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Is it more taxing to give or to receive?

 

Gift Estate Tax Sobul Primes Schenkel CPA Los AngelesChanges to gift and estate taxes

Although it didn’t receive as much publicity as other parts of the American Taxpayer Relief Act of 2012 (ATRA), estate and gift taxes also got a makeover by our representatives.

Congress permanently increased the maximum estate and gift tax rate to 40% for estates of decedents dying after 2012, with an exclusion of $5,000,000, adjusted annually for inflation, using 2010 as a base year. In 2013, the exclusion, adjusted for inflation, is $5,250,000. This exclusion amount can be used to reduce taxes for gifts made during the taxpayer’s lifetime, or, if not used up during the taxpayer’s lifetime, any remaining unused portion can be used to reduce the taxable estate upon the taxpayer’s death. Congress also made permanent the “portability” election between  spouses (so that unused exclusion amounts after the death of the first spouse can be  used upon the death of the surviving spouse).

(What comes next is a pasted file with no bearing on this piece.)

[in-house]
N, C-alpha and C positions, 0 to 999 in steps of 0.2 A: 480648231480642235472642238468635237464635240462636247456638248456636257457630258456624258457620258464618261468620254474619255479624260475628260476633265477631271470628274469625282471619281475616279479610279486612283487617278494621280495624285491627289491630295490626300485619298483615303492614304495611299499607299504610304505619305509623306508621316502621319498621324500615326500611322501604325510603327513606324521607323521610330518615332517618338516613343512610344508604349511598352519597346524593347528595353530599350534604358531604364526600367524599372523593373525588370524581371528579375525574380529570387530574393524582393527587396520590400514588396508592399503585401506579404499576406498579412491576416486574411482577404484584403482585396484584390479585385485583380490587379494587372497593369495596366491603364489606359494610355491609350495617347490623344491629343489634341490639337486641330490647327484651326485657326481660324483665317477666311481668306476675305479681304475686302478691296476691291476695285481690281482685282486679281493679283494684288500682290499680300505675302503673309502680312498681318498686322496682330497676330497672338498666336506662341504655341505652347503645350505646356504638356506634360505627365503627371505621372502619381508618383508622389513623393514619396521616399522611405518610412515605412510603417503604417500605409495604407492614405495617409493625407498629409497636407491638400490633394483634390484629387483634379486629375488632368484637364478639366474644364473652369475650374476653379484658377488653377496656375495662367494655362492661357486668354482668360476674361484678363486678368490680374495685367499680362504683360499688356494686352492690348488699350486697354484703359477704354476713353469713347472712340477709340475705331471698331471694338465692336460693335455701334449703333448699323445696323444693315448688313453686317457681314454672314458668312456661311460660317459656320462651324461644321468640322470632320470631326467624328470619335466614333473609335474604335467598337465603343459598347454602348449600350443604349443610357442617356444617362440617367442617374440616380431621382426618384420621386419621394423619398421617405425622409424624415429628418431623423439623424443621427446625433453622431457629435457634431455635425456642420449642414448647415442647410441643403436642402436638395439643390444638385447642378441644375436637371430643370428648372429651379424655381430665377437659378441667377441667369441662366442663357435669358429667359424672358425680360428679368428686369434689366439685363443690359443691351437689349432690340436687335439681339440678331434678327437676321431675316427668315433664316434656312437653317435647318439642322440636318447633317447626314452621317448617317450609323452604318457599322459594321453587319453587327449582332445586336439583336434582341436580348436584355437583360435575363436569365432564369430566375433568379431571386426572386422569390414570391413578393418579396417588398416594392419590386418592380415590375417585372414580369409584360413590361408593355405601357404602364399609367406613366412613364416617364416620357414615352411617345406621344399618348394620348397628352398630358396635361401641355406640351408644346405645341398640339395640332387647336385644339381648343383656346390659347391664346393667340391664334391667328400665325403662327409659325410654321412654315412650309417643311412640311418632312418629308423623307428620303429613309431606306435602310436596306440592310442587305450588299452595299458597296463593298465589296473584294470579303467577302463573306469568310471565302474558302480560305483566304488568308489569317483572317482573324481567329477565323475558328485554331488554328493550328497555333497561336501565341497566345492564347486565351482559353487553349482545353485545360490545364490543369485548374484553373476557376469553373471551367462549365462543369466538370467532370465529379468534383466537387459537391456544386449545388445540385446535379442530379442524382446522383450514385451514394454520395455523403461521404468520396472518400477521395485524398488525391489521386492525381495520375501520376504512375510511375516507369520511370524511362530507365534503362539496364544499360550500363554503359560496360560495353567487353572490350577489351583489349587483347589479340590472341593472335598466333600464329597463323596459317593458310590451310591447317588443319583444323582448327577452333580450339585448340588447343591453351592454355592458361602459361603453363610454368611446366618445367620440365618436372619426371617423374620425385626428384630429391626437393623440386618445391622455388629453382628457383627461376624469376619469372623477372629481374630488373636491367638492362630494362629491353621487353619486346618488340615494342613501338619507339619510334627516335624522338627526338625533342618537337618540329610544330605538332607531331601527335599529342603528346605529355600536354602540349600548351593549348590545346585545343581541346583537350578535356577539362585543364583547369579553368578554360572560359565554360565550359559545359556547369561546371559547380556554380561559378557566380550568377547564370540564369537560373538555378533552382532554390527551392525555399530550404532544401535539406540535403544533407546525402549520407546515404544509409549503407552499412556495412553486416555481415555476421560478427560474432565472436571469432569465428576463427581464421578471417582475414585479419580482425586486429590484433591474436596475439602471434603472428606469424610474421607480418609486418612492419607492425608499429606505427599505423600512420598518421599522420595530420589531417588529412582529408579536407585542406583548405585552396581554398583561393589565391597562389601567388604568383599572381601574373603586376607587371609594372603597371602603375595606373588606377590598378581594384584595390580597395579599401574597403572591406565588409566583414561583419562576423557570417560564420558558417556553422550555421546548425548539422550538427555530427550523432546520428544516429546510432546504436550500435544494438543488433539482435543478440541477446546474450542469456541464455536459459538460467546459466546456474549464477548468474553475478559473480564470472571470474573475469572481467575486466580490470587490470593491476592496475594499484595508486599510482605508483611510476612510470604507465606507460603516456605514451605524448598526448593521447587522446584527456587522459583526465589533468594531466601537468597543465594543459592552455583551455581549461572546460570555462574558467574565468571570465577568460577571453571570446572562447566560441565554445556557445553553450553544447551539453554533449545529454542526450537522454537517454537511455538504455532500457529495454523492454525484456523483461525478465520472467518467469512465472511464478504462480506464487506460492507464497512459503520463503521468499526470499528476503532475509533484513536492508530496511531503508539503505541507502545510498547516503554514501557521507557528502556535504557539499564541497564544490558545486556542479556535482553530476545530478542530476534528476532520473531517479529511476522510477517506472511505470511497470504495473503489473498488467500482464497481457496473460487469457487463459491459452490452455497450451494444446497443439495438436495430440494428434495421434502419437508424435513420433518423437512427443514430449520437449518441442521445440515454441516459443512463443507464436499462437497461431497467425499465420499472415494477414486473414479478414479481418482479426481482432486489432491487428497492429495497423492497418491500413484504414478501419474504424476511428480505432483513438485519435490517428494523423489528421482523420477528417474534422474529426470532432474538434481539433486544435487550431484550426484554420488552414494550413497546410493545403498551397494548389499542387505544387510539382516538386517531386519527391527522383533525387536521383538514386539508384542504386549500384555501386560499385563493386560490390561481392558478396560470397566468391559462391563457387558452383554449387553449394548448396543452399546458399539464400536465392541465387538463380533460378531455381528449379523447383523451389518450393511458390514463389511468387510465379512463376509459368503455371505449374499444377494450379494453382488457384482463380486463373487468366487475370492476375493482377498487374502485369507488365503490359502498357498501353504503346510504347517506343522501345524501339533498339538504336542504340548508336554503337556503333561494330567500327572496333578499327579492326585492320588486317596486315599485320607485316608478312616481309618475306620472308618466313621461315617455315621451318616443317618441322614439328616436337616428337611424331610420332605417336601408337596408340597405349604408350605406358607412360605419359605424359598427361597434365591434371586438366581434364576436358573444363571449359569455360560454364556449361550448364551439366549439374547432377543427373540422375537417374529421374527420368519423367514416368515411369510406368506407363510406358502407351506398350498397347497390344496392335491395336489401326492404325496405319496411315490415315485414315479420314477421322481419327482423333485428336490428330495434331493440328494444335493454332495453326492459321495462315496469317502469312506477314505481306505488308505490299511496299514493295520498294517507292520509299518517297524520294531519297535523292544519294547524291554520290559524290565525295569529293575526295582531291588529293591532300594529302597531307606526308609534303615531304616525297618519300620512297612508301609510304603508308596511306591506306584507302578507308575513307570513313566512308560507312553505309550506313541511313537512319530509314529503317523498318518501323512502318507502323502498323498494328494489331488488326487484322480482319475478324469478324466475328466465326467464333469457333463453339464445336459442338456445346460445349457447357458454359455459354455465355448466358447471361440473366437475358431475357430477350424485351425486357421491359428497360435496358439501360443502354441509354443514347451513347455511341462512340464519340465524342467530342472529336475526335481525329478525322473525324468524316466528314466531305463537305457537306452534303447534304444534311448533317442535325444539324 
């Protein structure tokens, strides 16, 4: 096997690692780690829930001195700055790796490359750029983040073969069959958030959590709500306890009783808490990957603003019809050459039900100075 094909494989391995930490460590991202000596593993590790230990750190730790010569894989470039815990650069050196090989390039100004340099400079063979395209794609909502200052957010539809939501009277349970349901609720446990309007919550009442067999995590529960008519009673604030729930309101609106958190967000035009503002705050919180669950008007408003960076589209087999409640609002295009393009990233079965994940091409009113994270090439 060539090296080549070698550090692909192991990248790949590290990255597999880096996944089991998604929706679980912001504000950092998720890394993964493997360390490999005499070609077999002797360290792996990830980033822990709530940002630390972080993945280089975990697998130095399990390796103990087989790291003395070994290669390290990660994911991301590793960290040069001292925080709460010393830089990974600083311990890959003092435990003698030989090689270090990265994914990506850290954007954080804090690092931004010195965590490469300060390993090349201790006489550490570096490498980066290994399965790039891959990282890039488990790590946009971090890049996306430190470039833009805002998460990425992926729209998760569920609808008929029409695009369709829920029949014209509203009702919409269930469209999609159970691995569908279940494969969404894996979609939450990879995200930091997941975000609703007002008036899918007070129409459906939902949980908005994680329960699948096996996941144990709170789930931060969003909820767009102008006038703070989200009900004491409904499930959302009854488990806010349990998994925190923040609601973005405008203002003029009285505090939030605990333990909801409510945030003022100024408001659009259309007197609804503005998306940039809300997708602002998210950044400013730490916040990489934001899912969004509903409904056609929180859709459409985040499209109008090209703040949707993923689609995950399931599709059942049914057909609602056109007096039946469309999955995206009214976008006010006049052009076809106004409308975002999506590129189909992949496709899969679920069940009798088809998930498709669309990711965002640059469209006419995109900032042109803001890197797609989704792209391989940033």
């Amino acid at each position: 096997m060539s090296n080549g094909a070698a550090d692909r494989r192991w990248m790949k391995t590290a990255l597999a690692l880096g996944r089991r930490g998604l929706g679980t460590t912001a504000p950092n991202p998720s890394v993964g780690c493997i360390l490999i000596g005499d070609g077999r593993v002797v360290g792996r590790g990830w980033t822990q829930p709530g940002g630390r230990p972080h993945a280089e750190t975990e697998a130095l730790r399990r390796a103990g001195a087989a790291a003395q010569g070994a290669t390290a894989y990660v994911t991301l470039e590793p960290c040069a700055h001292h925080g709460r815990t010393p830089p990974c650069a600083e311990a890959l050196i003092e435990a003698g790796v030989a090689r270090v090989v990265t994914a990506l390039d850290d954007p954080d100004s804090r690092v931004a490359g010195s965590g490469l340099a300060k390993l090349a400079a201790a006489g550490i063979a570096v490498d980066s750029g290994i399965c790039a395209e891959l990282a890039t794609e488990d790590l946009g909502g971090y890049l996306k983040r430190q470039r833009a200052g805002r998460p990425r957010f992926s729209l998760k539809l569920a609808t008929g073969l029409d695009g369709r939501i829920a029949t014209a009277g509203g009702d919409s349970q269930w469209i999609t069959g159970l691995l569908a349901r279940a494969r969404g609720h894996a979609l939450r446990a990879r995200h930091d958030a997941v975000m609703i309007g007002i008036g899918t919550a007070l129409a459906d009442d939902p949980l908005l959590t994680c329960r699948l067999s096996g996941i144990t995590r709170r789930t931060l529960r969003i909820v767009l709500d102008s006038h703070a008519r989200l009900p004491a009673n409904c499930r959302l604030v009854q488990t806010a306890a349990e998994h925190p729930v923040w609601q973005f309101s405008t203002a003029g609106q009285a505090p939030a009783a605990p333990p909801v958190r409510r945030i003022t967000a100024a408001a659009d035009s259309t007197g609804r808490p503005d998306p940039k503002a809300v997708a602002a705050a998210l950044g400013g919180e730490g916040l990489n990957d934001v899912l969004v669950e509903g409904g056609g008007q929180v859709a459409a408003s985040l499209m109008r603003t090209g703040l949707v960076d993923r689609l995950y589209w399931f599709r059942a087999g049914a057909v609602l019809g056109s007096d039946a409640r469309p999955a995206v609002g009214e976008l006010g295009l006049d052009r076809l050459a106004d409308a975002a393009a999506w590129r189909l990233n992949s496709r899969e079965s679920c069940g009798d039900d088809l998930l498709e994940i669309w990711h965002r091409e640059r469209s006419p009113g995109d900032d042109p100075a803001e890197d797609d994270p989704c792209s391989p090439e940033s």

Another important change, though not a part of ATRA, is that the annual gift exclusion amount (the amount that you can annually give to an individual without generating a taxable gift) increased from $13,000 in 2012 to $14,000 for gifts made in 2013.

These are all federal changes, California does not have an estate or gift tax.

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